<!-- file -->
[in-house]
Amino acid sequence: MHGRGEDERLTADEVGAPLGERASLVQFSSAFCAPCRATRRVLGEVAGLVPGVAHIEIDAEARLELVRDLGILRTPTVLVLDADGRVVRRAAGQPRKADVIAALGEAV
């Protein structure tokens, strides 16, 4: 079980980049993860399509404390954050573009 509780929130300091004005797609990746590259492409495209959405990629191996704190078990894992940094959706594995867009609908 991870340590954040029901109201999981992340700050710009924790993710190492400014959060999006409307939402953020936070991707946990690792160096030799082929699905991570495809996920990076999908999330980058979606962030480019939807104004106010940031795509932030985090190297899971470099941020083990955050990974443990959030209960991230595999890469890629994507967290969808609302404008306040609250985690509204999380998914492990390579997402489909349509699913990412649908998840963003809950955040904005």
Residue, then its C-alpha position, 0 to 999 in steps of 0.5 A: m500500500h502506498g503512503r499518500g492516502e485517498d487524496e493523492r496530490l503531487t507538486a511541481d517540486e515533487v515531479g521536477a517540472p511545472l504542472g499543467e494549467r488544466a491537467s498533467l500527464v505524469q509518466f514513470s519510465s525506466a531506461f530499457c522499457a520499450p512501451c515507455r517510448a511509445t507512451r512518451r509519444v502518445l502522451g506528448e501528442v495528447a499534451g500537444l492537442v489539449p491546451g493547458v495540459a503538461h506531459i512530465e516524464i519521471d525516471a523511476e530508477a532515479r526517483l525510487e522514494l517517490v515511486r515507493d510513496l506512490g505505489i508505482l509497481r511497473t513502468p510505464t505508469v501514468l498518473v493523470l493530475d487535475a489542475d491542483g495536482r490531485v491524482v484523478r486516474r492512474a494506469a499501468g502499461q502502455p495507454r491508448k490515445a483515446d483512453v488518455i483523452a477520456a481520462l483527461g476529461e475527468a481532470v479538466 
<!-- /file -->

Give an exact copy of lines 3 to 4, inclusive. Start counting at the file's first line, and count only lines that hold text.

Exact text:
């Protein structure tokens, strides 16, 4: 079980980049993860399509404390954050573009 509780929130300091004005797609990746590259492409495209959405990629191996704190078990894992940094959706594995867009609908 991870340590954040029901109201999981992340700050710009924790993710190492400014959060999006409307939402953020936070991707946990690792160096030799082929699905991570495809996920990076999908999330980058979606962030480019939807104004106010940031795509932030985090190297899971470099941020083990955050990974443990959030209960991230595999890469890629994507967290969808609302404008306040609250985690509204999380998914492990390579997402489909349509699913990412649908998840963003809950955040904005």
Residue, then its C-alpha position, 0 to 999 in steps of 0.5 A: m500500500h502506498g503512503r499518500g492516502e485517498d487524496e493523492r496530490l503531487t507538486a511541481d517540486e515533487v515531479g521536477a517540472p511545472l504542472g499543467e494549467r488544466a491537467s498533467l500527464v505524469q509518466f514513470s519510465s525506466a531506461f530499457c522499457a520499450p512501451c515507455r517510448a511509445t507512451r512518451r509519444v502518445l502522451g506528448e501528442v495528447a499534451g500537444l492537442v489539449p491546451g493547458v495540459a503538461h506531459i512530465e516524464i519521471d525516471a523511476e530508477a532515479r526517483l525510487e522514494l517517490v515511486r515507493d510513496l506512490g505505489i508505482l509497481r511497473t513502468p510505464t505508469v501514468l498518473v493523470l493530475d487535475a489542475d491542483g495536482r490531485v491524482v484523478r486516474r492512474a494506469a499501468g502499461q502502455p495507454r491508448k490515445a483515446d483512453v488518455i483523452a477520456a481520462l483527461g476529461e475527468a481532470v479538466 